What is a Vaccine Passport and How Reliable is It?
Coronavirus Vaccine Passport
The Coronavirus vaccination rollout is finally taking place and only in the US alone, more than 11 million doses have been administered. Governments and pharmaceutical companies in many countries have supported the development of different vaccines from the very beginning of the pandemic, and vaccines that have completed clinical trials are finally being supplied by various pharmaceuticals & biotechnology companies. Although the speed and method of the vaccination process vary by country, efforts are being made to create herd immunity as quickly and effectively as possible. Coronavirus Vaccine Passport (or Green Travel Pass) might actually let those (who have been inoculated against the virus) travel again globally.
Some European countries are already issuing corona vaccination certificates. Israel, the country with the highest vaccination rate to date, has also revealed plans to issue a ‘Green Passport’ and allow people to expand their daily activities routine once they have received the first vaccination. In addition, Poland, Portugal, and Spain are reviewing the introduction of vaccine passports, and moreover, Hungary is working to minimize public restrictions as well.
Officials from the International Air Transport Association (IATA) argued that the use of the vaccine passport system should be rushed to help promote border openings and quicker economic recovery. The intention here is to provide a foundation and grounds for not only cross-border movements but also relatively free activities in people’s daily lives and the opening of large-scale events. However, there are a few things to consider before the governments adopt the passport system.
1) The effectiveness of vaccination and the issue of discrimination against specific groups
There are no real examples of herd immunity formation right after the vaccination rollout, just yet. It is known that immunity is formed only after a certain period of time after vaccination is completed, and even if the herd immunity is formed, the possibility of the virus spread still remains within each country. In other words, it does not lead to the equation “vaccination = formation of perfect herd immunity”, and therefore, giving privileges solely to those who have been vaccinated will risk new outbreaks.
Also, giving a person a privilege on the basis of vaccination can cause discrimination issues. In fact, vaccination officials in the UK have argued that the privilege should not be granted, also the German Ethics Committee has expressed concern over the privileges given to those inoculated without sufficient evidence of their contagiousness reduction, which could create social anxiety in the long run. A French minister also said that the value of equality should be upheld by preventing privileges from being granted to everyone until they have been vaccinated.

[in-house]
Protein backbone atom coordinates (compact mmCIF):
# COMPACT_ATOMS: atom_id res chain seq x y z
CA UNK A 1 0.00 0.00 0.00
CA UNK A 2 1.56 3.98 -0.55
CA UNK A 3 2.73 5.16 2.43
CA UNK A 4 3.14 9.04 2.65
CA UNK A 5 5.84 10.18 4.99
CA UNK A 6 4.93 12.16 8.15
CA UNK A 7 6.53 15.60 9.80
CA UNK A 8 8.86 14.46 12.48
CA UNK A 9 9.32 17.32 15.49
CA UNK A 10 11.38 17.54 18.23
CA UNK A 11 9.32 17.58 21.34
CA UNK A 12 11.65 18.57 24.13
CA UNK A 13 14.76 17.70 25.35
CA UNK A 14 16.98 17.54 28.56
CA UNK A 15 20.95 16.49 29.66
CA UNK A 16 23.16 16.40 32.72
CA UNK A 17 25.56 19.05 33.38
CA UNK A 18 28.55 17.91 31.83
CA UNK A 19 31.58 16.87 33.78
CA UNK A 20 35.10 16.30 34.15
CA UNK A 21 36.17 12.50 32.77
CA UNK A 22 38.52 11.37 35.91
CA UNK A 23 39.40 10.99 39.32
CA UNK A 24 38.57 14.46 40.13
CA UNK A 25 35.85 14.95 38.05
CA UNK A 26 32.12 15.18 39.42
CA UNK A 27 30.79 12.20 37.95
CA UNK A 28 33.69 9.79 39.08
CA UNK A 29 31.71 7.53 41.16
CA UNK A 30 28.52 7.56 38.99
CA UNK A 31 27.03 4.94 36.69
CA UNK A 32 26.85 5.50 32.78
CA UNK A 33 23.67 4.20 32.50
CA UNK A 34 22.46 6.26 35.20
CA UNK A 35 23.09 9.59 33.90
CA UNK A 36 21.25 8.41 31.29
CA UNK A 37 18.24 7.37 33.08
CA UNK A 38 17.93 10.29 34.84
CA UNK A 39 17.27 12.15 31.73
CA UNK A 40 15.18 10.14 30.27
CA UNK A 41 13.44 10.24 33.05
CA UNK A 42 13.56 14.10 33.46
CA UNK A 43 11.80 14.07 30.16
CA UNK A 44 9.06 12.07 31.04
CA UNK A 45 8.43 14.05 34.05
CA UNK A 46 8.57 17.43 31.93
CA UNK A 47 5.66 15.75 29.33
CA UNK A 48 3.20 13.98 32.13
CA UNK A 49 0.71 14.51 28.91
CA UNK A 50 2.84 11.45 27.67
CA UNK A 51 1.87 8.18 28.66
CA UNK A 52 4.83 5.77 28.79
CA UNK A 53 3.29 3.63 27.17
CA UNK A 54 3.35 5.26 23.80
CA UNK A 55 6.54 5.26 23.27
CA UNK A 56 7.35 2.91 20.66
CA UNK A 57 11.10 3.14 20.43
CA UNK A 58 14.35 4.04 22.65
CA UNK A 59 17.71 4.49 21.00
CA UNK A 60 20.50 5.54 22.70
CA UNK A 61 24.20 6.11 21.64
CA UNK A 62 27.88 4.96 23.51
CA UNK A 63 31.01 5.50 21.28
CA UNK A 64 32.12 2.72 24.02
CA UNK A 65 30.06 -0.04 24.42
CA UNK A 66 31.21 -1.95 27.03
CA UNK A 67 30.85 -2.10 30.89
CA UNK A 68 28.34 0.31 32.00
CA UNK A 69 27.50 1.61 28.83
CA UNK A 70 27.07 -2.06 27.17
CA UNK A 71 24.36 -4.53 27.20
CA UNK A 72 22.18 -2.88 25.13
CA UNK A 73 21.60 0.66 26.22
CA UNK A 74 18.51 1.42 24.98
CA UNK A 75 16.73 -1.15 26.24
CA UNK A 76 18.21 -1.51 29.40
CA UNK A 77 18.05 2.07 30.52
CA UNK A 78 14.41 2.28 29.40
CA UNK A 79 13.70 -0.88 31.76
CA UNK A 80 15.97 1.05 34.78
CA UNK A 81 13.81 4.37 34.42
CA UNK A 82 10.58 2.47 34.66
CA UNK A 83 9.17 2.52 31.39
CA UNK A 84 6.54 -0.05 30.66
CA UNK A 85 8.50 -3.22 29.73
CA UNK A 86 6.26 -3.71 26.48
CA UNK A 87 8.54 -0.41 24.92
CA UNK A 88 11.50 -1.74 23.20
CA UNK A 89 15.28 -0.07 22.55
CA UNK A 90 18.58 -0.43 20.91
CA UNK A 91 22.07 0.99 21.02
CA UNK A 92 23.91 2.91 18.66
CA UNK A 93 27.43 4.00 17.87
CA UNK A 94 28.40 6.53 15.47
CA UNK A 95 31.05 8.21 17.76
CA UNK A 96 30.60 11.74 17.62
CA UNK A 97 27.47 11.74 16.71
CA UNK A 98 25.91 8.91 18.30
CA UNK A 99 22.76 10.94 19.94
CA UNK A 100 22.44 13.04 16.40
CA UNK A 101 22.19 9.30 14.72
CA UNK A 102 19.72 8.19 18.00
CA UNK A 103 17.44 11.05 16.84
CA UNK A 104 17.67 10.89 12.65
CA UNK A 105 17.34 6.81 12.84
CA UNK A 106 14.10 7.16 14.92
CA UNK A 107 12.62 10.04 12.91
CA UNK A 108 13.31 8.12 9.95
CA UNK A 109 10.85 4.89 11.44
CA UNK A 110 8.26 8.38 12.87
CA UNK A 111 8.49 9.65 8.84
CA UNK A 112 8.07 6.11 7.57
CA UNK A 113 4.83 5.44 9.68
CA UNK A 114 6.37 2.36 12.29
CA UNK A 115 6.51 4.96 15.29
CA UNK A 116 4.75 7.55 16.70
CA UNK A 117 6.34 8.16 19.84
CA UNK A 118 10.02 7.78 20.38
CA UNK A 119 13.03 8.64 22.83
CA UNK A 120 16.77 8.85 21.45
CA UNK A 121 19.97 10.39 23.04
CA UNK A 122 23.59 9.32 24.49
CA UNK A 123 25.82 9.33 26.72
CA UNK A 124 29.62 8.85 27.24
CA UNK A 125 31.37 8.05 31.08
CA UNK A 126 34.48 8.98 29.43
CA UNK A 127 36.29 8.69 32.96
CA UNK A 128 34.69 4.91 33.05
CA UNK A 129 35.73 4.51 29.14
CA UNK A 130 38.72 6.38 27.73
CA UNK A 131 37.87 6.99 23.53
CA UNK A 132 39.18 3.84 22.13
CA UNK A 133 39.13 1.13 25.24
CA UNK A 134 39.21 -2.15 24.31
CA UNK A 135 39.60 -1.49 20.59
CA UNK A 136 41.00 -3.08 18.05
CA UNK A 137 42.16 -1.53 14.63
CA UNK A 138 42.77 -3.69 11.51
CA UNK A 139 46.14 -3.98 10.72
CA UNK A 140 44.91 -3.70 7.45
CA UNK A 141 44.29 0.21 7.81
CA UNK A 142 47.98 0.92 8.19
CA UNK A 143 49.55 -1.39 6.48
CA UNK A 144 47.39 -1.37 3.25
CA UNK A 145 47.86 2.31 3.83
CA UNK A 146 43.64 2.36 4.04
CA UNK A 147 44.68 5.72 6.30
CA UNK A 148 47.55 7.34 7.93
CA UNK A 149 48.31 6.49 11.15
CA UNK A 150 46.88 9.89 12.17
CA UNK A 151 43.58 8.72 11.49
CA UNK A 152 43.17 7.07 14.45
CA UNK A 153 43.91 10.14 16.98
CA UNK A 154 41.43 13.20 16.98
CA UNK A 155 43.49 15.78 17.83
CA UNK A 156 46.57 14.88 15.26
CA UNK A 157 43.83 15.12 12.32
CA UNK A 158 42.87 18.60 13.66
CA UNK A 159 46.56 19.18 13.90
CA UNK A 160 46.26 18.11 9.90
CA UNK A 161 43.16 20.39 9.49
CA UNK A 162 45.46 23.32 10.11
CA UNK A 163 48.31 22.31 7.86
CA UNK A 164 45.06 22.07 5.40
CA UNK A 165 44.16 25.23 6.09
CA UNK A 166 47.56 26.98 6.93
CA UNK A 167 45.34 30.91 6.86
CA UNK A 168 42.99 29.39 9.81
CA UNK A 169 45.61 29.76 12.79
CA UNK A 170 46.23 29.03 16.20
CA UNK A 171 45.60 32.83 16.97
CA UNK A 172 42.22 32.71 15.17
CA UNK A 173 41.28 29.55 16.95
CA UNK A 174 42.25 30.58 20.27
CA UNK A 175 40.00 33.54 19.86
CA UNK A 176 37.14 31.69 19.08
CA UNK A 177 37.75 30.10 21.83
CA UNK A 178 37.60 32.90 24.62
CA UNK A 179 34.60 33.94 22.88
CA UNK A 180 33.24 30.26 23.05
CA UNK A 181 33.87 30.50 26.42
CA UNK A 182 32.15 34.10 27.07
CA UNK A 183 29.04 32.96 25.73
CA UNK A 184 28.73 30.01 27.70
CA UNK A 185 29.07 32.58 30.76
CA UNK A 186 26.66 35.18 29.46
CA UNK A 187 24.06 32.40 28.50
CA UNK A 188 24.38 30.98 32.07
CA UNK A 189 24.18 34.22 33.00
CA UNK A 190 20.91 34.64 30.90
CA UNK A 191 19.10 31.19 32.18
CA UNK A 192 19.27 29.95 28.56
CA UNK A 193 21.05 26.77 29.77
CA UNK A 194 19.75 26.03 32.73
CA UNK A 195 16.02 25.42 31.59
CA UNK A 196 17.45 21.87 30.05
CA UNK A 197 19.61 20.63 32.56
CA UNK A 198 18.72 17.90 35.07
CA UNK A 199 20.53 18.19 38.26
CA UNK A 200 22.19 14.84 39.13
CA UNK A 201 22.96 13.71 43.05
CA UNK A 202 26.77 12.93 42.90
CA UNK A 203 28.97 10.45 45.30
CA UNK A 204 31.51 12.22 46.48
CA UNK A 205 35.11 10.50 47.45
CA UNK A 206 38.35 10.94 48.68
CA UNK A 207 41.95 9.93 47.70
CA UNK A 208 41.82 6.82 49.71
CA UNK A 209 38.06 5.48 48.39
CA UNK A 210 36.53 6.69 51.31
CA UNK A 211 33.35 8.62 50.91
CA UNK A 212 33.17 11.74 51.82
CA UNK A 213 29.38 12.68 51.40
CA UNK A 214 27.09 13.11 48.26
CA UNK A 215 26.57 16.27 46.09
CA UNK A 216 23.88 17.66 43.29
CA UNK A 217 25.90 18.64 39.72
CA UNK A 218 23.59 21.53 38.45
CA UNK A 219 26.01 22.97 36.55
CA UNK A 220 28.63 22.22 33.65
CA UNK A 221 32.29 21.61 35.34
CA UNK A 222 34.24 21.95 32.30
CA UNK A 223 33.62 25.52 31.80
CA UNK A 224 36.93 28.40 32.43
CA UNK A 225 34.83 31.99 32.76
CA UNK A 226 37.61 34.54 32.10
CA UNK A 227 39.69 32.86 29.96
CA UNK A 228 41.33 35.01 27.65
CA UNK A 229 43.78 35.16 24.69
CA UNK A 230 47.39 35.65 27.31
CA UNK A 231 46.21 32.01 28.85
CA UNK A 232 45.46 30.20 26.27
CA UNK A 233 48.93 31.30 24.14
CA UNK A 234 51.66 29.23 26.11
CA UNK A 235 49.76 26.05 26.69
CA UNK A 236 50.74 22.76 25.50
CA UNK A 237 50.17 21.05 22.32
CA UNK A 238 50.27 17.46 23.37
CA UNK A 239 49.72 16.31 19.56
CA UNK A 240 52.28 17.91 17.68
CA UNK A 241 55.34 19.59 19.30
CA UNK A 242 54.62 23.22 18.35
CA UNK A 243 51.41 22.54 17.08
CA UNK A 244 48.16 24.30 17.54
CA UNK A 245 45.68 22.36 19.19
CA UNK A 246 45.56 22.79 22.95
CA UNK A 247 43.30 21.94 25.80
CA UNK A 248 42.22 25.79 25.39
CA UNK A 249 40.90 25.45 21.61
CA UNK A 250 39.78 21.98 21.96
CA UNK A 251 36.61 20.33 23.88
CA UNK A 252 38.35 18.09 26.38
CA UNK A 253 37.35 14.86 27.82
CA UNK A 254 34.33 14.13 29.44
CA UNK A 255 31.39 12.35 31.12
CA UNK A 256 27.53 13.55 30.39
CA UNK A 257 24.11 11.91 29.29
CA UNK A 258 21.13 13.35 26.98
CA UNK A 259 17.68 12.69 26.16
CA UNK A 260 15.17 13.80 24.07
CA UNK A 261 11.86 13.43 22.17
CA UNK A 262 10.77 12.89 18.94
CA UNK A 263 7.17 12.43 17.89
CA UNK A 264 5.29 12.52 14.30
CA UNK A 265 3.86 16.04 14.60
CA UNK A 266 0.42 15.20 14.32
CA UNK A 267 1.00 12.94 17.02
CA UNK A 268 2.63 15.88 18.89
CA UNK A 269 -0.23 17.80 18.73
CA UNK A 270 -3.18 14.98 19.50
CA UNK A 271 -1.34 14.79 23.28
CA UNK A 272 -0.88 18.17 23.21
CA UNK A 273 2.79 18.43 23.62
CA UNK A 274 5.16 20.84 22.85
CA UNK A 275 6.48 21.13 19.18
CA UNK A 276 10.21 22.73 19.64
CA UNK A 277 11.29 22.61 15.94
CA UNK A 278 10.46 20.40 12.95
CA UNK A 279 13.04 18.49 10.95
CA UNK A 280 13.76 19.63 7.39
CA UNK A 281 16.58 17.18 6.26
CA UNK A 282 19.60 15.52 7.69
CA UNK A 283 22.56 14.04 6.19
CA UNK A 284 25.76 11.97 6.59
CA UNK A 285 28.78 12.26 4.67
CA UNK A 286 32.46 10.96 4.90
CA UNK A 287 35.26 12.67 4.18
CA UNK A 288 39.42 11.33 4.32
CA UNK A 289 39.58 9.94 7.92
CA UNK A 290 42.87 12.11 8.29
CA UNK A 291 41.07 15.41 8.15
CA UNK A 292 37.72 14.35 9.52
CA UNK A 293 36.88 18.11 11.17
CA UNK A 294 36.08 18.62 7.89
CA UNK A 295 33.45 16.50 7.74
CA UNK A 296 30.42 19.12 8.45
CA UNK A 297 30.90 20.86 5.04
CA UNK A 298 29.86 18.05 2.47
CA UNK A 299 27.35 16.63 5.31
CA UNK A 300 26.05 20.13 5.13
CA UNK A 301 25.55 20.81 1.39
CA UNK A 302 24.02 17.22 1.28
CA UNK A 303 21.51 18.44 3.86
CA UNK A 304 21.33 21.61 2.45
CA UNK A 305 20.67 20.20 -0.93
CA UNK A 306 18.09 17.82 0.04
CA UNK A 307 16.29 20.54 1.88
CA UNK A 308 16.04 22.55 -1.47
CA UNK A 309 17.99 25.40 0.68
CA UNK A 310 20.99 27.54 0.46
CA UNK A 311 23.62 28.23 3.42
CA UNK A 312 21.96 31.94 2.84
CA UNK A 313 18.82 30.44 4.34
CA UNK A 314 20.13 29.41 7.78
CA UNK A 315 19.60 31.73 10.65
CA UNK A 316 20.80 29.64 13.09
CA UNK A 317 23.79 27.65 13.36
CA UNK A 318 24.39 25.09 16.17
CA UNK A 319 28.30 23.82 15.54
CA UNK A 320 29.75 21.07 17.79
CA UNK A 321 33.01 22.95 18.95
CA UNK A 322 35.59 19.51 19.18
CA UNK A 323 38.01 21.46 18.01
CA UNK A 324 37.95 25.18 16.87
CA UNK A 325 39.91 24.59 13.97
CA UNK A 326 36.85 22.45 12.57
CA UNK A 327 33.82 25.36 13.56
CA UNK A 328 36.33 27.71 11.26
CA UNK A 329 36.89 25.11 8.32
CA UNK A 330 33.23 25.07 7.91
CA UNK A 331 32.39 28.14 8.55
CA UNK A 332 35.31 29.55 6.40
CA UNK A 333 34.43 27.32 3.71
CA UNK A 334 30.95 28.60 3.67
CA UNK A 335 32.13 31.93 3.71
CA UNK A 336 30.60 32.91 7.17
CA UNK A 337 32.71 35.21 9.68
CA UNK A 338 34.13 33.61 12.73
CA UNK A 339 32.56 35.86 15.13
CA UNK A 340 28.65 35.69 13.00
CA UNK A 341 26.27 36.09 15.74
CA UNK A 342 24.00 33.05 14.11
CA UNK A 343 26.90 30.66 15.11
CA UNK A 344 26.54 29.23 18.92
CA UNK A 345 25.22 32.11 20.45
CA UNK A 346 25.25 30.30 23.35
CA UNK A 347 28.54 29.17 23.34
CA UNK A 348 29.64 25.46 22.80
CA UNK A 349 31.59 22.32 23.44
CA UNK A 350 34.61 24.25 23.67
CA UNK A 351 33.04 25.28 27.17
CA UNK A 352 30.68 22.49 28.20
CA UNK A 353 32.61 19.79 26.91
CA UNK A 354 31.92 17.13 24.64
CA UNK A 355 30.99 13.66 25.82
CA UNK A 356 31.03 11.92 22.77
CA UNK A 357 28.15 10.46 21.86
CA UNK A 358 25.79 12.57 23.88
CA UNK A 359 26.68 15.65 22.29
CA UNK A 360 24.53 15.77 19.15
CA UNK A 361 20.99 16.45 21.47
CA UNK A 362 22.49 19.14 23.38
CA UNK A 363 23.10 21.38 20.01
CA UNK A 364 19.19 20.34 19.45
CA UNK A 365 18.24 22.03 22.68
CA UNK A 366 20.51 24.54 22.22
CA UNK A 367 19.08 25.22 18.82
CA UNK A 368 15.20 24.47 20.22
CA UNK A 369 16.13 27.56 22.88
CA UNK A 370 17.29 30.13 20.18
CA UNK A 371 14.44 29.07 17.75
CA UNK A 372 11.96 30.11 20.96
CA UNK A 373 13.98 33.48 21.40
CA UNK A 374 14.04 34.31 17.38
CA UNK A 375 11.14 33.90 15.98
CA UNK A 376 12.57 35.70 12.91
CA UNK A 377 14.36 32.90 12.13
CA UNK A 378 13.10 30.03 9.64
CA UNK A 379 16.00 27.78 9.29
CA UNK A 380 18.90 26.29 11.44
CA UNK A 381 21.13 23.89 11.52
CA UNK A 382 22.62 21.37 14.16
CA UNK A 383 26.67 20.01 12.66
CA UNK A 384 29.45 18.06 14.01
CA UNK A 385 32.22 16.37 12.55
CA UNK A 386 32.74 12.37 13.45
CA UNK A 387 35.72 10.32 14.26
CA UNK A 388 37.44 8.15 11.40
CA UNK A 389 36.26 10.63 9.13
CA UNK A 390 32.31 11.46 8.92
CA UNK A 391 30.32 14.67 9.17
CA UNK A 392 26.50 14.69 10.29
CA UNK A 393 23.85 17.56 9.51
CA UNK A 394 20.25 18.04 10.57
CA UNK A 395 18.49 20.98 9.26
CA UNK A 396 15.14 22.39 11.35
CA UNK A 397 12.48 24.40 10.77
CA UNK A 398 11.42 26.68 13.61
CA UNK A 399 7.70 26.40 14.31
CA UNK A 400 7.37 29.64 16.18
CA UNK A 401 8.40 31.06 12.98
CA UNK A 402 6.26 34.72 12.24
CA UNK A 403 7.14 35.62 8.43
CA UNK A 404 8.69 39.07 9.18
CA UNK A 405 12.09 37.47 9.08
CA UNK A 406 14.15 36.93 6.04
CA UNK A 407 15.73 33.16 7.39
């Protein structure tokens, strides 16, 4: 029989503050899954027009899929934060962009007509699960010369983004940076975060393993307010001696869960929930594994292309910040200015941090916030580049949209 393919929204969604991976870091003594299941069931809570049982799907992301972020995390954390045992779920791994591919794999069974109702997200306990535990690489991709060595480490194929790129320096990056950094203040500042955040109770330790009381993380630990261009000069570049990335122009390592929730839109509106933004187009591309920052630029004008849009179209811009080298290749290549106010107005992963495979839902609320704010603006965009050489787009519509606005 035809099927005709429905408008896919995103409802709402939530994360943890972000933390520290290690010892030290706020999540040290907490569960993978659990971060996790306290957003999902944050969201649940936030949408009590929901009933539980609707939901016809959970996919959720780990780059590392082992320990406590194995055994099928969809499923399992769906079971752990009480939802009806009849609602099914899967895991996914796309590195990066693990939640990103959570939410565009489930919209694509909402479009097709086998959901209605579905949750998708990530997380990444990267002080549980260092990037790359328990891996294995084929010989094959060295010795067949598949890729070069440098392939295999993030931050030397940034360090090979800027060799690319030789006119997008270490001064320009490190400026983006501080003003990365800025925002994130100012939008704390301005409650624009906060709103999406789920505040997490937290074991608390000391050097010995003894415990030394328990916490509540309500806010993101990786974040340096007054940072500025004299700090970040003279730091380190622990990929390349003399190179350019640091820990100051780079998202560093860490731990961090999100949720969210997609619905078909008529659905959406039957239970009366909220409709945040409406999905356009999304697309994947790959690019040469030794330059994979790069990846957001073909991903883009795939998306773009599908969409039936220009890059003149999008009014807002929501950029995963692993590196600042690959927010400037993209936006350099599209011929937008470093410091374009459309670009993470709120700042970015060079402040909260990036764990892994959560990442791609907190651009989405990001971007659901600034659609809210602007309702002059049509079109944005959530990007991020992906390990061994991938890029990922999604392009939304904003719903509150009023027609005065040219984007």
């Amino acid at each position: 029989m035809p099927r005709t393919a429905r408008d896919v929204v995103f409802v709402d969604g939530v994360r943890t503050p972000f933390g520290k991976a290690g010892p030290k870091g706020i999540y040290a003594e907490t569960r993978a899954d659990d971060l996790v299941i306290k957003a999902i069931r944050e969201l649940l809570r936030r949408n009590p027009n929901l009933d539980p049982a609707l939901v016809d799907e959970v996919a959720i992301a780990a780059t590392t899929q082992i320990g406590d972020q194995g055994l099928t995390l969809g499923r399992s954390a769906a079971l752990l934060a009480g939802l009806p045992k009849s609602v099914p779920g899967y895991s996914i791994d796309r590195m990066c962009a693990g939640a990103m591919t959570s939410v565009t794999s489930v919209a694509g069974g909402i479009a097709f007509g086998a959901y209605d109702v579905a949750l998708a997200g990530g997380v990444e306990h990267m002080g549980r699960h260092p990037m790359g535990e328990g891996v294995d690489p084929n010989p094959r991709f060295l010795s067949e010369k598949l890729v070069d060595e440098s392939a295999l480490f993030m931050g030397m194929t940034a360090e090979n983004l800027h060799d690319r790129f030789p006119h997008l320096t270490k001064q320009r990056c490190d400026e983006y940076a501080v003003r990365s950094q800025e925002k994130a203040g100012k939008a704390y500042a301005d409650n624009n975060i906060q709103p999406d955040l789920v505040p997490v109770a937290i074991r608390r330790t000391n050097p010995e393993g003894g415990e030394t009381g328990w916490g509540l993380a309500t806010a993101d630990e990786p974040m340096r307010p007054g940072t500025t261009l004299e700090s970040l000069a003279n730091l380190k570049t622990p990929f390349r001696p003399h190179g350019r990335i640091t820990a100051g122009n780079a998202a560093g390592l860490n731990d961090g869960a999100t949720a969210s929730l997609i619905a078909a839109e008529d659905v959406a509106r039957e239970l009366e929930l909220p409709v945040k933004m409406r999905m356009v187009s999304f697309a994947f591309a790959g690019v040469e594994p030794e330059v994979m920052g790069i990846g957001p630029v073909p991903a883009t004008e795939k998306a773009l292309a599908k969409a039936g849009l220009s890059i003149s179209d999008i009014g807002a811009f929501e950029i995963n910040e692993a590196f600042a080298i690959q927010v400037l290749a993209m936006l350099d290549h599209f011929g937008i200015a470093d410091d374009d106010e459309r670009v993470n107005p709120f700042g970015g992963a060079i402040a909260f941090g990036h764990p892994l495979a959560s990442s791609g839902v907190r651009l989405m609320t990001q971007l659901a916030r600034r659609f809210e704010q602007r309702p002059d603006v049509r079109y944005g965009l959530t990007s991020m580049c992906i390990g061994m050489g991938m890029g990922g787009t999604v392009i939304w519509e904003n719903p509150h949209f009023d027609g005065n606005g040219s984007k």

2) The reliability issue
Most of the vaccine passports that are currently being reviewed in each country are in the form of digital apps. As a vaccine passport is issued by syncing the vaccination status and each person’s information, there could be a risk of a data breach or cyber-attacks. Not long ago in Israel, buying and selling vaccination certificates has been discovered which could potentially put people’s privacy and data at risk.
In the end, even if a vaccine passport was adopted by governments, if it cannot effectively respond to cybersecurity issues in real-time then it won’t be able to gain any sort of reliability as expected. As governments and healthcare companies are currently developing services that can be used to issue vaccination certificates, we must not forget to consider implementing security measures from the very beginning. In other words, security-related procedures must be taken into account to prevent any breaches or forgery problems during the entire verification process, in addition to encrypting health and personal information included in the certificate.
Vaccine Passport Using Blockchain Technology
Meanwhile, some companies are preparing a certificate service using blockchain Distributed ID (DID) technology. In the process of issuing, storing, and verifying personal information and proof information, the use of blockchain technology ensures reliability and helps maintain a safer environment for all involved.
The DID method is a decentralized form in which data is not owned or managed by one specific institution. It’s mainly used for storing data on the terminal by individuals who are the subject of the specific information and is also used for submitting only the necessary authentication information when vaccination proof is required.
Since various information is stored in an encrypted state on the blockchain, only the person who has the key to decrypt the encryption can access the data. In addition, the data stored on the blockchain is linked to all users in the form of a chain, so it can fundamentally prevent a specific person from falsifying data.
There are numerous issues that need to be solved before the development and commercialization phase of the vaccine passport occurs. In particular, solving the cybersecurity-related issue is very important in the commercialization phase and there is a need for a secure and non-discriminatory proof service using data encryption and blockchain technology.
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